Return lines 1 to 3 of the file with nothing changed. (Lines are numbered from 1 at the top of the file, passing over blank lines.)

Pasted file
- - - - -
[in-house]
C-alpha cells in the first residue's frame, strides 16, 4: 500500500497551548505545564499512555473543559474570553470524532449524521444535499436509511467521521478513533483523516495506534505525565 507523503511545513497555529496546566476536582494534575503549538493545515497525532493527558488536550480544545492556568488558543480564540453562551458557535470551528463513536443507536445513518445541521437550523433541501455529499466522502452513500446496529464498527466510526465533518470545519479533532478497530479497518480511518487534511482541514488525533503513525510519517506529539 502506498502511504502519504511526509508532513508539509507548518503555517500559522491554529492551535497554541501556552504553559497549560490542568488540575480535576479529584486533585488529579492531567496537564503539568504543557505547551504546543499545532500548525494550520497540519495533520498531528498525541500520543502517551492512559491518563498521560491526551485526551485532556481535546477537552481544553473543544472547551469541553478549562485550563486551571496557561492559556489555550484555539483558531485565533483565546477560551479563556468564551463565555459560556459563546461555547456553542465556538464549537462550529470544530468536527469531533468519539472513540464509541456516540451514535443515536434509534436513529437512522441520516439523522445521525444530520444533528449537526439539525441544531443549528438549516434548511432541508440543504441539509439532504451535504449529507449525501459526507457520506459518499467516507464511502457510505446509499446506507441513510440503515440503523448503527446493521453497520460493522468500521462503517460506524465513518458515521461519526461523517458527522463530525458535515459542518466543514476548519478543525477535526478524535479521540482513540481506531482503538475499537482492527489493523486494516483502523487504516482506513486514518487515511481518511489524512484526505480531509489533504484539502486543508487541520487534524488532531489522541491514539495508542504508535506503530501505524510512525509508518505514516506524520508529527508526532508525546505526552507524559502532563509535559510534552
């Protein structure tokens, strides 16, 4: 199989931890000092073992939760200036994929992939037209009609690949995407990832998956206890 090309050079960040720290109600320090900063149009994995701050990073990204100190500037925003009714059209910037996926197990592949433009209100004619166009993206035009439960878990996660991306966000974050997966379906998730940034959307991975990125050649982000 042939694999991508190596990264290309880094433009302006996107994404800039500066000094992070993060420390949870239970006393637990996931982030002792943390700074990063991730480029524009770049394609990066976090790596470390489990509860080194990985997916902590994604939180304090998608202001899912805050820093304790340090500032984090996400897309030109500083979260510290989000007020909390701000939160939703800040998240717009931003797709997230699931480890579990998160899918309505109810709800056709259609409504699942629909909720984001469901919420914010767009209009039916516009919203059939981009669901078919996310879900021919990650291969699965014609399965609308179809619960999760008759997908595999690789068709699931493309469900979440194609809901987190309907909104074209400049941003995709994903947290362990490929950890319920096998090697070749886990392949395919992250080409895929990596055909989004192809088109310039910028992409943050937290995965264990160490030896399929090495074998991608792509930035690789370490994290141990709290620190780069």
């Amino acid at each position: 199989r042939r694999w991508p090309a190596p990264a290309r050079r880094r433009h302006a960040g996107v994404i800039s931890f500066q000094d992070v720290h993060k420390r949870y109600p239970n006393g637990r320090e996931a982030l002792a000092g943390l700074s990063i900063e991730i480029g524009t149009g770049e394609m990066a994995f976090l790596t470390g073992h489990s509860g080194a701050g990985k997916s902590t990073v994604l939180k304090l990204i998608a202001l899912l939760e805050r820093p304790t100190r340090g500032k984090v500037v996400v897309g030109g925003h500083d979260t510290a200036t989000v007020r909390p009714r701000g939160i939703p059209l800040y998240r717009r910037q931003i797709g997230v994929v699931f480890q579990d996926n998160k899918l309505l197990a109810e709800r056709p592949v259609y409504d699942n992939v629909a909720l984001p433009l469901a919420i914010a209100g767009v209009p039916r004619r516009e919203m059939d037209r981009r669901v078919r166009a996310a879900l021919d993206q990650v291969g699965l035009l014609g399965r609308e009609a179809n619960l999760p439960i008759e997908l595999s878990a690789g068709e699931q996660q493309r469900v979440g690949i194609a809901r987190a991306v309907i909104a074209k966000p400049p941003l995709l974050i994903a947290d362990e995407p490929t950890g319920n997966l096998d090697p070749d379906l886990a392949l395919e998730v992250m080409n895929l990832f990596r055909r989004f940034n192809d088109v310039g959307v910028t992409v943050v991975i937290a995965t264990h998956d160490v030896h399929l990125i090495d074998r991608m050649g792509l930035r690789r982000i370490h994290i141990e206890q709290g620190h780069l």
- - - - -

[in-house]
C-alpha cells in the first residue's frame, strides 16, 4: 500500500497551548505545564499512555473543559474570553470524532449524521444535499436509511467521521478513533483523516495506534505525565 507523503511545513497555529496546566476536582494534575503549538493545515497525532493527558488536550480544545492556568488558543480564540453562551458557535470551528463513536443507536445513518445541521437550523433541501455529499466522502452513500446496529464498527466510526465533518470545519479533532478497530479497518480511518487534511482541514488525533503513525510519517506529539 502506498502511504502519504511526509508532513508539509507548518503555517500559522491554529492551535497554541501556552504553559497549560490542568488540575480535576479529584486533585488529579492531567496537564503539568504543557505547551504546543499545532500548525494550520497540519495533520498531528498525541500520543502517551492512559491518563498521560491526551485526551485532556481535546477537552481544553473543544472547551469541553478549562485550563486551571496557561492559556489555550484555539483558531485565533483565546477560551479563556468564551463565555459560556459563546461555547456553542465556538464549537462550529470544530468536527469531533468519539472513540464509541456516540451514535443515536434509534436513529437512522441520516439523522445521525444530520444533528449537526439539525441544531443549528438549516434548511432541508440543504441539509439532504451535504449529507449525501459526507457520506459518499467516507464511502457510505446509499446506507441513510440503515440503523448503527446493521453497520460493522468500521462503517460506524465513518458515521461519526461523517458527522463530525458535515459542518466543514476548519478543525477535526478524535479521540482513540481506531482503538475499537482492527489493523486494516483502523487504516482506513486514518487515511481518511489524512484526505480531509489533504484539502486543508487541520487534524488532531489522541491514539495508542504508535506503530501505524510512525509508518505514516506524520508529527508526532508525546505526552507524559502532563509535559510534552
């Protein structure tokens, strides 16, 4: 199989931890000092073992939760200036994929992939037209009609690949995407990832998956206890 090309050079960040720290109600320090900063149009994995701050990073990204100190500037925003009714059209910037996926197990592949433009209100004619166009993206035009439960878990996660991306966000974050997966379906998730940034959307991975990125050649982000 042939694999991508190596990264290309880094433009302006996107994404800039500066000094992070993060420390949870239970006393637990996931982030002792943390700074990063991730480029524009770049394609990066976090790596470390489990509860080194990985997916902590994604939180304090998608202001899912805050820093304790340090500032984090996400897309030109500083979260510290989000007020909390701000939160939703800040998240717009931003797709997230699931480890579990998160899918309505109810709800056709259609409504699942629909909720984001469901919420914010767009209009039916516009919203059939981009669901078919996310879900021919990650291969699965014609399965609308179809619960999760008759997908595999690789068709699931493309469900979440194609809901987190309907909104074209400049941003995709994903947290362990490929950890319920096998090697070749886990392949395919992250080409895929990596055909989004192809088109310039910028992409943050937290995965264990160490030896399929090495074998991608792509930035690789370490994290141990709290620190780069």